My wife and I were recently back where we started.  When we first got married, we were living in Edmonton, Alberta.  Around the same time we got married, the city’s first Christian radio station came on the air:  930 CJCA.  As we were about to set off to drive somewhere a couple of weeks ago, on a whim I changed the vehicle’s radio to 930.  Was it still a Christian radio station?  Sadly, what I heard made me quickly change the station again. 

I heard two grievous theological errors in ten seconds.  I don’t know who it was on the radio, but he said something like:  “After you believe in Jesus Christ, the Holy Spirit will come to you.  It will change your life.  It will not leave you the same.”  I didn’t write down the exact words, but it was something like that.  

So what were the two serious errors? 

The first one has to do with being born again or regeneration.  Arminian theology teaches that the new birth follows faith.  So first you believe and then the Holy Spirit comes to you and you’re born again.  You can see this order in many Statements of Faith.  For example, this is from Samaritan’s Purse:  “We believe that all men everywhere are lost and face the judgment of God, that Jesus Christ is the only way of salvation, and that for the salvation of lost and sinful man, repentance of sin and faith in Jesus Christ results in regeneration by the Holy Spirit.”  Regeneration follows faith – that’s the Arminian order. 

However, the Bible teaches that the unregenerate are dead in sins and trespasses (Eph. 2:1).  As a result, Jesus says, “No one can come to me unless the Father who sent me draws him” (John 6:44).  And Paul says, “The natural person does not accept the things of the Spirit of God, for they are folly to him, and he is not able to understand them because they are spiritually discerned” (1 Cor. 2:14).  But Christians have received “the Spirit who is from God, that we might understand the things freely given us by God” (1 Cor. 2:12).  The Holy Spirit brings dead hearts to life – he causes us to be born again.  Then our living hearts are empowered to take hold of Jesus Christ for salvation.  Faith follows regeneration – that’s the biblical order of things.  You can’t believe unless you’ve been born again.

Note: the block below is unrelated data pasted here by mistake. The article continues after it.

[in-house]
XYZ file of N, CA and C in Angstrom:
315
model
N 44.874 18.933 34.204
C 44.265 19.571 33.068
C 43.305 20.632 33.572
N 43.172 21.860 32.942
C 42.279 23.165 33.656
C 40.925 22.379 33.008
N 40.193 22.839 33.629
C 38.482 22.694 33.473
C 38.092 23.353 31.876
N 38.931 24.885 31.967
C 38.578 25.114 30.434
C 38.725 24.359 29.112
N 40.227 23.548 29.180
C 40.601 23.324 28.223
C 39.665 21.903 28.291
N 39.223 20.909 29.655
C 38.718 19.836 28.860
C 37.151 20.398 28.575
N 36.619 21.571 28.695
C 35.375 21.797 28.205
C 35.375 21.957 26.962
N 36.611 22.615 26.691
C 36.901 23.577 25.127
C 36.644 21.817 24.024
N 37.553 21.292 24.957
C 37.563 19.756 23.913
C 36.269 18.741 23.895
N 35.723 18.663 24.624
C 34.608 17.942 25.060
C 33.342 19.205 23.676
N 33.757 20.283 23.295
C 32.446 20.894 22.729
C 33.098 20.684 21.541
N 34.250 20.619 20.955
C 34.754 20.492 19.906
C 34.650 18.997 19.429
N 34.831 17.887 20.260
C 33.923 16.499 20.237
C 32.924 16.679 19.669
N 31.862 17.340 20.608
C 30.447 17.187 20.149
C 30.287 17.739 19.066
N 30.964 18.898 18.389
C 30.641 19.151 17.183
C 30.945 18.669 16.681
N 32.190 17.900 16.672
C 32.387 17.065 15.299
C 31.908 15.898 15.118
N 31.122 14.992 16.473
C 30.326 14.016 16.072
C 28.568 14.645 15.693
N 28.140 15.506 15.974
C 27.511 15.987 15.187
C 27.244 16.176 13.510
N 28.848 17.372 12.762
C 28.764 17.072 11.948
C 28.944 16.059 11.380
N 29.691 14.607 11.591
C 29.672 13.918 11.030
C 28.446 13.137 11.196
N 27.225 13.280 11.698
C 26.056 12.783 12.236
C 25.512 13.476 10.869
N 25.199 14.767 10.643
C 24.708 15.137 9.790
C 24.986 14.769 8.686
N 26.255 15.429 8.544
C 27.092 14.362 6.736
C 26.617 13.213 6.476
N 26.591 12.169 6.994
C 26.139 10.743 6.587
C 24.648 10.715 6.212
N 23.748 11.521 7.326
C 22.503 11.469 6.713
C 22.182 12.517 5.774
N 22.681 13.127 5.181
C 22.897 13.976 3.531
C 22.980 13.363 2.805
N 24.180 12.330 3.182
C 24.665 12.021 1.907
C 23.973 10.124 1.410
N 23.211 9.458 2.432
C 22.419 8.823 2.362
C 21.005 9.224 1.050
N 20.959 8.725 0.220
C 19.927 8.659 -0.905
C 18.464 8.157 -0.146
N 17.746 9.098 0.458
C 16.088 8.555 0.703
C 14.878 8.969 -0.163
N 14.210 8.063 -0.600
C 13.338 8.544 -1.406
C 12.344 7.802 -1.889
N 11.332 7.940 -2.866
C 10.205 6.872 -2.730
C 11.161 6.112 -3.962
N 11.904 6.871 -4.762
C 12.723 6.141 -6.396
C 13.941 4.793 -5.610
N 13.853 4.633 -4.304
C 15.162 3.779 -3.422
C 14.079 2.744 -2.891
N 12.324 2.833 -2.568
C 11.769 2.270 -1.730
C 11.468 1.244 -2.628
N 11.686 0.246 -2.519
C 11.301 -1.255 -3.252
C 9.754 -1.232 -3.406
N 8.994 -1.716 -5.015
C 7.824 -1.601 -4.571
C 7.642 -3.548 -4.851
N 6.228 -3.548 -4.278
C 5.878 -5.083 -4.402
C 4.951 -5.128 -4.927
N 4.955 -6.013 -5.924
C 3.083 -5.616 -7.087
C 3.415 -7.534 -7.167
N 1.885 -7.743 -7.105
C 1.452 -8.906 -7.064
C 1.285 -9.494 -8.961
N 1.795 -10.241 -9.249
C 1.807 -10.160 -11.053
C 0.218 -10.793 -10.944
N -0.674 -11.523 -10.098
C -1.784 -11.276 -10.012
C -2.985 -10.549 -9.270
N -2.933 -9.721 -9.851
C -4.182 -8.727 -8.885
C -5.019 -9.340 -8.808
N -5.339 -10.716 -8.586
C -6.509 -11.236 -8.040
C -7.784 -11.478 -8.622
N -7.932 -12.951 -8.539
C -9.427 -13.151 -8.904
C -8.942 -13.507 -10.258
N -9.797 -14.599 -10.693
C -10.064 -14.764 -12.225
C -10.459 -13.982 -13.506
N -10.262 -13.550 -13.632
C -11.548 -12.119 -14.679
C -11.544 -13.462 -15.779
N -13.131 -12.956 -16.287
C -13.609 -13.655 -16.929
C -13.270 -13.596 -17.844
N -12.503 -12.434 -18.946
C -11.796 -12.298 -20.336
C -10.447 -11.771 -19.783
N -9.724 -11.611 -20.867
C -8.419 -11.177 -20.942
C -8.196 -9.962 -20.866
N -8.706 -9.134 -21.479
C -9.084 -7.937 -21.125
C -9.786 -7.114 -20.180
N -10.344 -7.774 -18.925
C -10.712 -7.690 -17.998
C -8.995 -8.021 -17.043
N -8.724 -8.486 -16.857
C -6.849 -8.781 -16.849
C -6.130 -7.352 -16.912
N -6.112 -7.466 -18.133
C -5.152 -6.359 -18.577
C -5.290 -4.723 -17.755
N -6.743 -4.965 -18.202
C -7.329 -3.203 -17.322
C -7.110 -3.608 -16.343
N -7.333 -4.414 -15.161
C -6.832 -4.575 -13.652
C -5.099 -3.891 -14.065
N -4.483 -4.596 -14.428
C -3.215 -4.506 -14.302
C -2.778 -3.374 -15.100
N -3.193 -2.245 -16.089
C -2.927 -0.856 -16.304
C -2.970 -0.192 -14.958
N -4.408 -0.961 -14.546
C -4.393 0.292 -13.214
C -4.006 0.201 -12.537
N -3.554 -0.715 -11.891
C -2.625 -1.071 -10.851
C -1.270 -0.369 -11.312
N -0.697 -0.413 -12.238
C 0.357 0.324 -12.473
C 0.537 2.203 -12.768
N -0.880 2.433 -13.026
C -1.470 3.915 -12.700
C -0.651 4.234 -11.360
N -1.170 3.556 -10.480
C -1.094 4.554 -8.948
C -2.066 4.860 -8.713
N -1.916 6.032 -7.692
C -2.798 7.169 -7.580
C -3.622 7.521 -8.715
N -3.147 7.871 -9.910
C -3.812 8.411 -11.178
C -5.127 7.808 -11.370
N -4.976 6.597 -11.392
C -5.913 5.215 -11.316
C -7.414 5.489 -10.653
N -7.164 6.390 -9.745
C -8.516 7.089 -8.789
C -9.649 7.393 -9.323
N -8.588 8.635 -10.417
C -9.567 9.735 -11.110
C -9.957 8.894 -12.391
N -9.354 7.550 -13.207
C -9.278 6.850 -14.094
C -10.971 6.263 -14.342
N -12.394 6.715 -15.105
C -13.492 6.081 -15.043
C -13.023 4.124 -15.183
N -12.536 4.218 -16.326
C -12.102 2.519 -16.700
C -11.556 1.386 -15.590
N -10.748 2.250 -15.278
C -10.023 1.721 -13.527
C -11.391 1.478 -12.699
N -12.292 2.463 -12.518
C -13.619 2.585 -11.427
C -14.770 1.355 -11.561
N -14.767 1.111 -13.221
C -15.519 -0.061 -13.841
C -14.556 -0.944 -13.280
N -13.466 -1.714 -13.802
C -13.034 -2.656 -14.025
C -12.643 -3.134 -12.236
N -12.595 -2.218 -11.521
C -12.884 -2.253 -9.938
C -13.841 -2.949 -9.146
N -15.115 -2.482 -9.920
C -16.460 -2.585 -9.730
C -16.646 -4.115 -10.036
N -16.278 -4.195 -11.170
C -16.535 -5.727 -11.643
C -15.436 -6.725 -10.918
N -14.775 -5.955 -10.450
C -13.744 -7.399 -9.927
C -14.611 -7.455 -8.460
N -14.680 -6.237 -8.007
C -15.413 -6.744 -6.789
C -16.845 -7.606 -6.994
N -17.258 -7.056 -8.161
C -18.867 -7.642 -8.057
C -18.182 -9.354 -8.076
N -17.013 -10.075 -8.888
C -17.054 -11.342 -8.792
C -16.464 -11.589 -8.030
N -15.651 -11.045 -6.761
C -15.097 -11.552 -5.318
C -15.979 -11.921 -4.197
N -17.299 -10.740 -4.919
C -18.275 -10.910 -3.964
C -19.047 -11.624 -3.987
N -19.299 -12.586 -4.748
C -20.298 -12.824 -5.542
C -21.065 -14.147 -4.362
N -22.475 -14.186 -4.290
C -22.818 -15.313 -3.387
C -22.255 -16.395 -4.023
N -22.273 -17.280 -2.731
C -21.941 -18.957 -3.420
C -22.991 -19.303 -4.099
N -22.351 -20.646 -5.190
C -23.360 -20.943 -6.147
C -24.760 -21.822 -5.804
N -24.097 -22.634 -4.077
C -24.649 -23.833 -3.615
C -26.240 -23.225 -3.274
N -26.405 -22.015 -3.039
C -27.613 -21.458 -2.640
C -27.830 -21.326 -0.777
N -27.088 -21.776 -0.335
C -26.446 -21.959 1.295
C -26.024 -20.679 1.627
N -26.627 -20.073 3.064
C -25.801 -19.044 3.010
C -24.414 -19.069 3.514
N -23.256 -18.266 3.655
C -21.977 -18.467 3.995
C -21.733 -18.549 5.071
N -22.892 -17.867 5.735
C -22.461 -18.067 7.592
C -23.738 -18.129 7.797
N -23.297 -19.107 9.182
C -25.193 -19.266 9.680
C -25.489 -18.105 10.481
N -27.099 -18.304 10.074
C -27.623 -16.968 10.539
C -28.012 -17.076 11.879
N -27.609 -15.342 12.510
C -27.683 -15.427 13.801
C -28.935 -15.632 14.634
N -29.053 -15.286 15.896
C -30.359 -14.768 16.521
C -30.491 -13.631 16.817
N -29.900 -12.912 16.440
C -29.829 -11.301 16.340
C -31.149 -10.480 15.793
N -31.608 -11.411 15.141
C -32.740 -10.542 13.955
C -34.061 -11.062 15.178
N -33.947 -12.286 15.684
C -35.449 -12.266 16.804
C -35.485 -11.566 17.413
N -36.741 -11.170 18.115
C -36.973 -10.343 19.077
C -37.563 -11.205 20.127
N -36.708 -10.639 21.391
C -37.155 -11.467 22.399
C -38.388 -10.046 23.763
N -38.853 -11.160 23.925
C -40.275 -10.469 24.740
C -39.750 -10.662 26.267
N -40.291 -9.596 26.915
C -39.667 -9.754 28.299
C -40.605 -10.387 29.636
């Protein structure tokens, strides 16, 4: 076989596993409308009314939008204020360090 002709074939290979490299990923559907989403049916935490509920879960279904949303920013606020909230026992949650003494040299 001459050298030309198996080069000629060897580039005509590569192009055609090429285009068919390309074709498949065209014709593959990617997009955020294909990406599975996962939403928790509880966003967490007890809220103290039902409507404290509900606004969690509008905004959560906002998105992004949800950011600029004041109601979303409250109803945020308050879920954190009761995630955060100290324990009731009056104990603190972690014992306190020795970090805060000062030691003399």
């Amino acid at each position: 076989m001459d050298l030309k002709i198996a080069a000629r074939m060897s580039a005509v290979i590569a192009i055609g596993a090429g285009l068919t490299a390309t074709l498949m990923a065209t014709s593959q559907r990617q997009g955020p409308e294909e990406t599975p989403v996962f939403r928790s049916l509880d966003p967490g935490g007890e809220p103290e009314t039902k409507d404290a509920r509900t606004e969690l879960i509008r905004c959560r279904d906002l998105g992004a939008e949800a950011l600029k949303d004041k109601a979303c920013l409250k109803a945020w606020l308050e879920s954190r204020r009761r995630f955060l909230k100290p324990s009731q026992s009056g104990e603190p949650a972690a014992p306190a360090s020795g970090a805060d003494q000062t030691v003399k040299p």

The second serious error has to do with the personality of the Holy Spirit.  The guy on the radio used the impersonal pronoun “it” for the Holy Spirit.  This makes it sound as if the Holy Spirit is an impersonal force, rather than the third Person of the Trinity.  Sadly, this sloppy way of speaking is quite common.  I’ve seen it slip into Reformed theology books and I’ve heard it from Reformed pulpits.  It’s a major problem because it’s not only false, it’s also dishonouring to the Holy Spirit. 

Scripture (inspired by the Spirit!) says that the Holy Spirit is a person.  By that we mean that he is a someone, a subject.  He acts and he is acted upon.  Persons communicate – the Holy Spirit says things (Heb. 3:7).  Individuals may try to deceive persons – Ananias and Sapphira attempted to deceive the Holy Spirit (Acts 5:3).  You can grieve a person – we’re warned in Eph. 4:30 not to “grieve the Holy Spirit of God.”  Impersonal forces like electricity or gravity cannot be grieved, cannot be deceived, and cannot communicate.  The Holy Spirit is a person and therefore it’s vitally important that we use the right pronouns for him:  he, him, his.  This is indeed the practice of Scripture.  In John 16:7, Jesus says, “But if I go, I will send him to you.”  The third person masculine pronoun is used in English, just as in the Greek.

Is this just nit-picking?  No, these are really important things to get right.  It’s important to get the order of faith and regeneration correct, lest we ascribe too much to man and too little to God.  It’s a matter of making sure he gets all the credit for our salvation.  It’s important to use the right pronouns for the Holy Spirit, because it’s a matter of honour and worship.  If we’re not careful to refer to him in the right way, we’ll not be thinking about him in the right way.  Not only will that affect our theology, but also what’s downstream:  Christian living.  After all, why would you pray to an impersonal force to strengthen you faith and help you with holy living?  You see friends, correct theology really does matter.